Night of the Stalker!Edit
In 1974 Neal Adams came up with an idea for a Batman story in which there would be no dialogue. The story became Night of the Stalker!, plotted and drawn by Sal Amendola and Englehart was asked to add dialogue to the story. Realizing this was a mistake, editor Archie Goodwin removed the dialogue from the final pages but Englehart's narration at the ending was left in.
Dark Detective limited seriesEdit
Englehart and Rogers were asked to reunite for a six issue miniseries in 2005. A sort of "sequel" to their 1977 run, love interest Silver St. Cloud returned.
Claims against DC/WB for proper creditEdit
Englehart feels slighted by DC and its parent companies as the years go by for not always giving him credit where it's due.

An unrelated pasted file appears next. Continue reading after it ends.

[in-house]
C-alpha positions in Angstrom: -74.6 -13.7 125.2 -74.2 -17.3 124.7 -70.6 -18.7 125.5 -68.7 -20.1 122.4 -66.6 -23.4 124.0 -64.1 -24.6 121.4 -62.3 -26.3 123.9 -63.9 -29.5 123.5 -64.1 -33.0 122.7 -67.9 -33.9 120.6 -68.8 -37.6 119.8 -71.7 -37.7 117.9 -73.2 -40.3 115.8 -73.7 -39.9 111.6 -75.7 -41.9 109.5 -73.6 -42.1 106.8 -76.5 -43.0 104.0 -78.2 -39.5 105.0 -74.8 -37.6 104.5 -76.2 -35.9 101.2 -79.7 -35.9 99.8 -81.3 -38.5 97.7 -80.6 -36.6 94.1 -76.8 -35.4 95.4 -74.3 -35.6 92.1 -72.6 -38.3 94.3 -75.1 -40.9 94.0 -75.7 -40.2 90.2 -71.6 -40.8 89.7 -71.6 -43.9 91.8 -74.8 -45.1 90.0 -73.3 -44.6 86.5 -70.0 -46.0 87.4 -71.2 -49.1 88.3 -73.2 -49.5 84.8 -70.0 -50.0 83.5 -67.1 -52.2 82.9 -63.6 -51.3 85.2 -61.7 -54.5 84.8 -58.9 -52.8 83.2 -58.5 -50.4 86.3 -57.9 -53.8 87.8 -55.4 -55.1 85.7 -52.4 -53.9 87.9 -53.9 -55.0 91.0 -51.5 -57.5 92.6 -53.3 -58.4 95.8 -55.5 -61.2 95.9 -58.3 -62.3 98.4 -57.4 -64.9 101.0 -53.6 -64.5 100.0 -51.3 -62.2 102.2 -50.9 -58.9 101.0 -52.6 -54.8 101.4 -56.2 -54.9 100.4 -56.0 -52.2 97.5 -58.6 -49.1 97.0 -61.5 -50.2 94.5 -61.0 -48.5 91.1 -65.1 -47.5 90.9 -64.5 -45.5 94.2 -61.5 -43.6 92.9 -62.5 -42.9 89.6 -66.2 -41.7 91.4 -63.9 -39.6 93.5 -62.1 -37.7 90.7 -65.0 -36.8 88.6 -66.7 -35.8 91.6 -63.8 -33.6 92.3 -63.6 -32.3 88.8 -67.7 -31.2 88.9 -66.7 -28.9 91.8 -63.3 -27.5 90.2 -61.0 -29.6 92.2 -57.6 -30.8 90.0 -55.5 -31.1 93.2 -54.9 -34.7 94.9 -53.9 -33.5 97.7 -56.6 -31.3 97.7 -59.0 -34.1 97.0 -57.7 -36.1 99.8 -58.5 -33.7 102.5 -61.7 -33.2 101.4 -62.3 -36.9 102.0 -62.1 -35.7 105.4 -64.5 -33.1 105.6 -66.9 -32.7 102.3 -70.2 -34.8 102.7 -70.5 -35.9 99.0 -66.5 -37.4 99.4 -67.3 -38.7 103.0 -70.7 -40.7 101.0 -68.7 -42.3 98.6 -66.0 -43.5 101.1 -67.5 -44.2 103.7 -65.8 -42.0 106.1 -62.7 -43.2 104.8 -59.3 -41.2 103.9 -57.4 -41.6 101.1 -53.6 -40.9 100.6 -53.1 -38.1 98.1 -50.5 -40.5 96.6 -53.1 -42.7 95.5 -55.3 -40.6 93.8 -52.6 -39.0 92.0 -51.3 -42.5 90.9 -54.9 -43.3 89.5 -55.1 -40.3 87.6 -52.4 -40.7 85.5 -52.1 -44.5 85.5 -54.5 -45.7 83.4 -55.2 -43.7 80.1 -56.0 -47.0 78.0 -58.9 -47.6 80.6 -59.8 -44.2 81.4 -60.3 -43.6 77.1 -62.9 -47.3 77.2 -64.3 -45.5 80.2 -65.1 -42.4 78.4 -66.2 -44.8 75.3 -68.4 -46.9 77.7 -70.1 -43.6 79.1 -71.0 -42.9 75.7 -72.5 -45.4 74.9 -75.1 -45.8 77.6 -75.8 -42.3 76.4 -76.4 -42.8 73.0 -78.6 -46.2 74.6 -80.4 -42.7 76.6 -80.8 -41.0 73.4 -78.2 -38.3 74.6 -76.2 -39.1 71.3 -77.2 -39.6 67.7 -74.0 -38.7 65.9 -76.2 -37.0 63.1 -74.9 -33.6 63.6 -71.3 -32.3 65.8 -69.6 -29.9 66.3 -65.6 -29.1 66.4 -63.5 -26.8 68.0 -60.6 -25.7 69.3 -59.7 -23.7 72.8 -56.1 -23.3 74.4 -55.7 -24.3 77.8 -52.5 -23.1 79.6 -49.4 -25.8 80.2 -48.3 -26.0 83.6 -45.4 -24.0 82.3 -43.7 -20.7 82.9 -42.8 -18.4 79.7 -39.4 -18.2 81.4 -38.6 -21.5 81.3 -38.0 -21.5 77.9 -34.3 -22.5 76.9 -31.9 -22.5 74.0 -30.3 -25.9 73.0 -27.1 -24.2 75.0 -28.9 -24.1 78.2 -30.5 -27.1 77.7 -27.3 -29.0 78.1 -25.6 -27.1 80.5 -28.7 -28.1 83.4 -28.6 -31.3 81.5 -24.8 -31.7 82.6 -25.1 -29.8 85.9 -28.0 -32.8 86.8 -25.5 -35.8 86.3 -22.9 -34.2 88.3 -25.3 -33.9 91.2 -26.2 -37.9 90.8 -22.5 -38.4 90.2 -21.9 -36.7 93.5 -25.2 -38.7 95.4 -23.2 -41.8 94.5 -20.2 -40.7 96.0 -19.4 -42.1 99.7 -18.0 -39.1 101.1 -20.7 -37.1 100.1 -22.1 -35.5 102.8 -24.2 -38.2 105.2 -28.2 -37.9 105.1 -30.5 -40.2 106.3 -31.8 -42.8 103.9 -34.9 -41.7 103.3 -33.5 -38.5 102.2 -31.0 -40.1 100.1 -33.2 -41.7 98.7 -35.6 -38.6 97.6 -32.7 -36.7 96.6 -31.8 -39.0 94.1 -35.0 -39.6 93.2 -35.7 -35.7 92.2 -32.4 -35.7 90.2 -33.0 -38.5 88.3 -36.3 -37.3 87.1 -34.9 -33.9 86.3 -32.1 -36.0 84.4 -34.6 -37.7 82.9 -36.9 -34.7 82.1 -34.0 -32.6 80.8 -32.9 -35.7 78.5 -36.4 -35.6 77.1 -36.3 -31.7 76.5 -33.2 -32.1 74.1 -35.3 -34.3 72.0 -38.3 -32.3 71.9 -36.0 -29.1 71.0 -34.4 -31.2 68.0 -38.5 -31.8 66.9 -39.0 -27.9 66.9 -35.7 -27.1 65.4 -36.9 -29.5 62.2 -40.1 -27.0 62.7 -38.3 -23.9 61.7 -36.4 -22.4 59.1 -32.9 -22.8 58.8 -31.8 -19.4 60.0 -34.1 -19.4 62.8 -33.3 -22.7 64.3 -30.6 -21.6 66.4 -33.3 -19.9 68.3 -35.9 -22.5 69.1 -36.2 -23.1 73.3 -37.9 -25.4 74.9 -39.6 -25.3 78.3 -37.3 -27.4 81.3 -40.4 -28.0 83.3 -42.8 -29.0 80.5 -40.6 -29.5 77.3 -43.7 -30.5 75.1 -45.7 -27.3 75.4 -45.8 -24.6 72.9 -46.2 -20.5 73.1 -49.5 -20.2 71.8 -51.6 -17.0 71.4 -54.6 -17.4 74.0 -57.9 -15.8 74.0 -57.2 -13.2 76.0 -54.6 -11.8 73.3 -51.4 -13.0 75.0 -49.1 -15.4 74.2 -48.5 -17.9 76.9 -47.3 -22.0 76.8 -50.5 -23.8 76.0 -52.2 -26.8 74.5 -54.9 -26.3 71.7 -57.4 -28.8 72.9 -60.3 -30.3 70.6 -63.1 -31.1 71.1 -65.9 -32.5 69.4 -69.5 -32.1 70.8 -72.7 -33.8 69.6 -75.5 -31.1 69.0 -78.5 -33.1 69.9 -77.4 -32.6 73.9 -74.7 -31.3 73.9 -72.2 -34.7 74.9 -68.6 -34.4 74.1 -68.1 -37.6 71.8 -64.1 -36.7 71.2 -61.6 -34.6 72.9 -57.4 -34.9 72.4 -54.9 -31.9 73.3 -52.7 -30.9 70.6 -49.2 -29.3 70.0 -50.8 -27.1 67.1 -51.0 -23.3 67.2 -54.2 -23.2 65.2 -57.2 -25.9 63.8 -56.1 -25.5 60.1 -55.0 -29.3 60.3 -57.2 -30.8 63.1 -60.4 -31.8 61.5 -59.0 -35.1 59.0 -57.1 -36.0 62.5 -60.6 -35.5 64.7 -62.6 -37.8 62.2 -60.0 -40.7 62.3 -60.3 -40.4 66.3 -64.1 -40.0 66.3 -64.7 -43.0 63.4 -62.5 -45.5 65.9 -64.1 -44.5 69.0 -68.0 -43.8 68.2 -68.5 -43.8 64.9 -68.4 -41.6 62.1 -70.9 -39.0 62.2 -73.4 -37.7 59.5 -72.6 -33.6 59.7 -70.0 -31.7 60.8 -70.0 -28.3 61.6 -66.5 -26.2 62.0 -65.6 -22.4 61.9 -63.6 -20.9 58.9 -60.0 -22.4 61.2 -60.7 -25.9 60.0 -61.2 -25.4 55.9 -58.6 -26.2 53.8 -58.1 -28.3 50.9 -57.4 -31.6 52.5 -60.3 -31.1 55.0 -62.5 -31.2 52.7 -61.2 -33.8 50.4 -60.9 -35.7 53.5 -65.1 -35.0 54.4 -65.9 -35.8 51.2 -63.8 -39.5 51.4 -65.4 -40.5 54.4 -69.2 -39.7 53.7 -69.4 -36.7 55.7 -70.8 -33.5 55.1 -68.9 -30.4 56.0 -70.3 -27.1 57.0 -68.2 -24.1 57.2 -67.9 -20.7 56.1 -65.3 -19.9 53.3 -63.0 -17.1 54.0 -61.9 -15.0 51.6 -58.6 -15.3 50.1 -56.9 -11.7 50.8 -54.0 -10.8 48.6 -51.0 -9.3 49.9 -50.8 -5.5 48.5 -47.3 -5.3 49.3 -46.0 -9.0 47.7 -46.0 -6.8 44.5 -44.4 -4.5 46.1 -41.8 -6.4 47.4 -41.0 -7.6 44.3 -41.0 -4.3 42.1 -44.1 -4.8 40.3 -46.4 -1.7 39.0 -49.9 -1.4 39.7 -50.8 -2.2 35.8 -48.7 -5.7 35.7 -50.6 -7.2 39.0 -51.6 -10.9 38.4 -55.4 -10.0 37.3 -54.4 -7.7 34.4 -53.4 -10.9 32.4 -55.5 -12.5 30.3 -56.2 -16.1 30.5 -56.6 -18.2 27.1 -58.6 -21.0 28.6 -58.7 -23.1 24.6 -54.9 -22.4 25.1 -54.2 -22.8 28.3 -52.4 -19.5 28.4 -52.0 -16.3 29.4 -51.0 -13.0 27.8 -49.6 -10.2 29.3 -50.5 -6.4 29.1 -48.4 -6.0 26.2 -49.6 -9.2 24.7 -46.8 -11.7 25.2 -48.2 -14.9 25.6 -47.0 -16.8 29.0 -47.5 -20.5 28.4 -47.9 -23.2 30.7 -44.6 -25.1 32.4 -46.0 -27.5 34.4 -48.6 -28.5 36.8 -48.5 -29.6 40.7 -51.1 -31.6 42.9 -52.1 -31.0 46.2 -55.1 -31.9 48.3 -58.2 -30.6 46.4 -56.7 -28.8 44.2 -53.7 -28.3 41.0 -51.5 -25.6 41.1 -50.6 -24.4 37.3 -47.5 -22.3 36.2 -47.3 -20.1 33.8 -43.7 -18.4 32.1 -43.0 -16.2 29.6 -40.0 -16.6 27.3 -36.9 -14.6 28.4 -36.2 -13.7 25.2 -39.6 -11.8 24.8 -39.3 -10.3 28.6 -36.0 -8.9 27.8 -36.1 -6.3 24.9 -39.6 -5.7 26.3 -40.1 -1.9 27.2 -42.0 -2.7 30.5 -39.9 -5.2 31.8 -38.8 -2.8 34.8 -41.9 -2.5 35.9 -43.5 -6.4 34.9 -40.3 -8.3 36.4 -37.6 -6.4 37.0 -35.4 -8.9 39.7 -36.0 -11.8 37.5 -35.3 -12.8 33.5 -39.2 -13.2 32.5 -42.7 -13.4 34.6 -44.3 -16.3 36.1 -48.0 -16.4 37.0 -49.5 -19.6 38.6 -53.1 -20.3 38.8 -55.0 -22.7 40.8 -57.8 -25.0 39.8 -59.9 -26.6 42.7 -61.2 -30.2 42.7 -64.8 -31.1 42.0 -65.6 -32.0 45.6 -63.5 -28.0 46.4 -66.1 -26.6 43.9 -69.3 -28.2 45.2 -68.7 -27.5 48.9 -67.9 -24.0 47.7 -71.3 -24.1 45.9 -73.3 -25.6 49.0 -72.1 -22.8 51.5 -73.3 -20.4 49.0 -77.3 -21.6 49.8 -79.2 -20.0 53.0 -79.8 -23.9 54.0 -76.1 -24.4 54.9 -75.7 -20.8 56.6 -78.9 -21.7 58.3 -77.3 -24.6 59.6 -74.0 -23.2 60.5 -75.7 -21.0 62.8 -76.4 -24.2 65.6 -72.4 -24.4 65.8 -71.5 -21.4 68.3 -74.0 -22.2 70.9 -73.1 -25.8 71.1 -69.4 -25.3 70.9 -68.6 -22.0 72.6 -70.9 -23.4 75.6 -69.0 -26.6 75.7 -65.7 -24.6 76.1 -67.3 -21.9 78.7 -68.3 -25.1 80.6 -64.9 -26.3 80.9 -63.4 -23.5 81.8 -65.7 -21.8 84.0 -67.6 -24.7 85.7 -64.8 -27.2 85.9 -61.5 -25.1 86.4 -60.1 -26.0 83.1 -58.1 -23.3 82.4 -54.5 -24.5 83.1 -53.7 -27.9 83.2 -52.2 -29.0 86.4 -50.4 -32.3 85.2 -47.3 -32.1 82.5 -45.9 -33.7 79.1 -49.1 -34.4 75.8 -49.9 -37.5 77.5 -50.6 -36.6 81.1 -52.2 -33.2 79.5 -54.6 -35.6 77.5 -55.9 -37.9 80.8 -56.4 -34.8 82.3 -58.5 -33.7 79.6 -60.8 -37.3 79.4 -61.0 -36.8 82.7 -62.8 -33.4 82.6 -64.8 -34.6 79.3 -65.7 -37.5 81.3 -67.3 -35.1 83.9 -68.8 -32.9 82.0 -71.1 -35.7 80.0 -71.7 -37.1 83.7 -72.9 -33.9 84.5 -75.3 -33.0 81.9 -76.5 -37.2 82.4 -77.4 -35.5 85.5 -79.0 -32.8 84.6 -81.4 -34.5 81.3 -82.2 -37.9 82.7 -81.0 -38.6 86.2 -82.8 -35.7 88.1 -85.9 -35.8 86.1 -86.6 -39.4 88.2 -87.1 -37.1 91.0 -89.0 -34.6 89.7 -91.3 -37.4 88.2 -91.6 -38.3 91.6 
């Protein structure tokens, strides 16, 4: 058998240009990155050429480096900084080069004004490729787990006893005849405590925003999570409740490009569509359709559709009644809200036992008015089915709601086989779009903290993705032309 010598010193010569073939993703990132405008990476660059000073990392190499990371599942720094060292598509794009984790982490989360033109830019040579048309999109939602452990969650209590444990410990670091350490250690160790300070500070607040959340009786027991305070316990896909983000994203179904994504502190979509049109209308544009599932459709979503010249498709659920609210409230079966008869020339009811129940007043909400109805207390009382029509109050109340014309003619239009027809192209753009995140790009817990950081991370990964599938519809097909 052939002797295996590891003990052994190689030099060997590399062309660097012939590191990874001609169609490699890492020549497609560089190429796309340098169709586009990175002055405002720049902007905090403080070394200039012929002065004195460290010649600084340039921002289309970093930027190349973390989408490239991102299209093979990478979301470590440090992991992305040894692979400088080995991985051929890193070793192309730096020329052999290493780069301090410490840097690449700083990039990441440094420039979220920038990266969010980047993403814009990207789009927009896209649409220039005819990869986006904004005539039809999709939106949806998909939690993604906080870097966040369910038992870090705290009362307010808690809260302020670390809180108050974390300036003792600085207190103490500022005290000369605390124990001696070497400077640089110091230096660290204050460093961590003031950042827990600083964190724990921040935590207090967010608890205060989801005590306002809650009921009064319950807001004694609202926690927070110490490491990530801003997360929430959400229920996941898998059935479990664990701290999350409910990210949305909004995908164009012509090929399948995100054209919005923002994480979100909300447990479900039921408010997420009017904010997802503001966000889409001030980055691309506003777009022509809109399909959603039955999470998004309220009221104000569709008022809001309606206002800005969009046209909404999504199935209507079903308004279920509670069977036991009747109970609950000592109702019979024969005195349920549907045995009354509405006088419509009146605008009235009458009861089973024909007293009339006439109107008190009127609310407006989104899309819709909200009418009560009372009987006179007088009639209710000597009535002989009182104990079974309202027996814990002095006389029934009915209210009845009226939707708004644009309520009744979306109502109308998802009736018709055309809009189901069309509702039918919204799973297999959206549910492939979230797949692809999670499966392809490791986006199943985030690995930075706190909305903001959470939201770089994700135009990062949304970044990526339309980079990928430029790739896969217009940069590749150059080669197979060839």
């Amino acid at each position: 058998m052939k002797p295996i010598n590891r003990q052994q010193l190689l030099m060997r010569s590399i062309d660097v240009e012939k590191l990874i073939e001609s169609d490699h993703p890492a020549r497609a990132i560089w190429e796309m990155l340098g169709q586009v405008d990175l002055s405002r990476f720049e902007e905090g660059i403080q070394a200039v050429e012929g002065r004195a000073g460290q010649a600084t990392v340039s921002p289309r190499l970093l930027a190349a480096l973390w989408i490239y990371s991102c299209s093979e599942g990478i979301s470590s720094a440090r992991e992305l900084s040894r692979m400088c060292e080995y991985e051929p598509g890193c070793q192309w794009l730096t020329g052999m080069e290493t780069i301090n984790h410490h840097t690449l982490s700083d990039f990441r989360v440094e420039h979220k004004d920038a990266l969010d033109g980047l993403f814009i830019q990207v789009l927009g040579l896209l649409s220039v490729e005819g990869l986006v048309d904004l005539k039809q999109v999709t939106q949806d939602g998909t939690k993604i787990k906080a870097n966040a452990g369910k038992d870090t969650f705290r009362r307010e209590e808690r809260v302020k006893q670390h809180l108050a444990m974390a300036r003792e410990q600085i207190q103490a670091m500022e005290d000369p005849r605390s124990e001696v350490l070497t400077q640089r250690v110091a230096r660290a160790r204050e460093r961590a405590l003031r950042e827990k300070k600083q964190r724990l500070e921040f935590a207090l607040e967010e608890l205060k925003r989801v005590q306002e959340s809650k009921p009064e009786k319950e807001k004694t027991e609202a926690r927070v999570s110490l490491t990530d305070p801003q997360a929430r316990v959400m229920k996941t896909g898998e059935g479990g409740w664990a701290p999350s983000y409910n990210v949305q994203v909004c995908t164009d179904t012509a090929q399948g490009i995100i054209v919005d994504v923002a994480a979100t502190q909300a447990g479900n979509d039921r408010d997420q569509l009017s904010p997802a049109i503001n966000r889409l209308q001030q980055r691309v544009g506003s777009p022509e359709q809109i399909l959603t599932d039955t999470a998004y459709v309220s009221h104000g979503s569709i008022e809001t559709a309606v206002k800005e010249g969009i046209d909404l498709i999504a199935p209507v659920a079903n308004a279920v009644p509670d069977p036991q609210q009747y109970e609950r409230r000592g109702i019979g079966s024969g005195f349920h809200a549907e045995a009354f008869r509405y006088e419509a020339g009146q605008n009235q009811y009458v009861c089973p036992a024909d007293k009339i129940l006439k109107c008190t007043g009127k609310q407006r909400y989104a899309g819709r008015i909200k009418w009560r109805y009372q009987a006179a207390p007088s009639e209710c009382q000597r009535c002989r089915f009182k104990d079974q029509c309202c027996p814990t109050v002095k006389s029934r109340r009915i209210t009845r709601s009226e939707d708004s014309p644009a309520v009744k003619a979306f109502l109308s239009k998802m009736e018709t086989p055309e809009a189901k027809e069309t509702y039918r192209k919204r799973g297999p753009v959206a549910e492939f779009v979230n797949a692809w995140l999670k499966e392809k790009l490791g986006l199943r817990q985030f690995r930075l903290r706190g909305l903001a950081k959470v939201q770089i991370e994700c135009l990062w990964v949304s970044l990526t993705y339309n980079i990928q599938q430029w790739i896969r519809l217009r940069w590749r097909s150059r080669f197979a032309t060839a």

- The first is his claim that was asked to turn in a draft of the first Batman screenplay that involved both Joker and Penguin as villains, at the studios request Robin also had to be included. This screenplay was then reworked by Sam Hamm and another unnamed writer before that. The primary changes according to him were turning Silver St. Cloud into Vicki Vale and Rupert Thorne into Carl Grissom with the removal of the Penguin and Robin characters altogether. Jenette Kahn nor anyone else involved in the early development of the project have ever admitted to him being among the writers of the many "failed scripts" in the decade long development cycle of the movie. It also worth noting that Michael Uslan commissioned concept art from Marshal Rogers that was used during his pitches to sell the rights to a Batman movie.
- The second is elements of his unpublished "Dark Detective III" series being used in The Dark Knight movie. Specifically a scene where Two-Face confronts a blonde politician, Evan Gregory, after being mutilated and losing his significant other and then corrupts him at his low point. He also claims some aspects influenced parts of The Dark Knight Rises.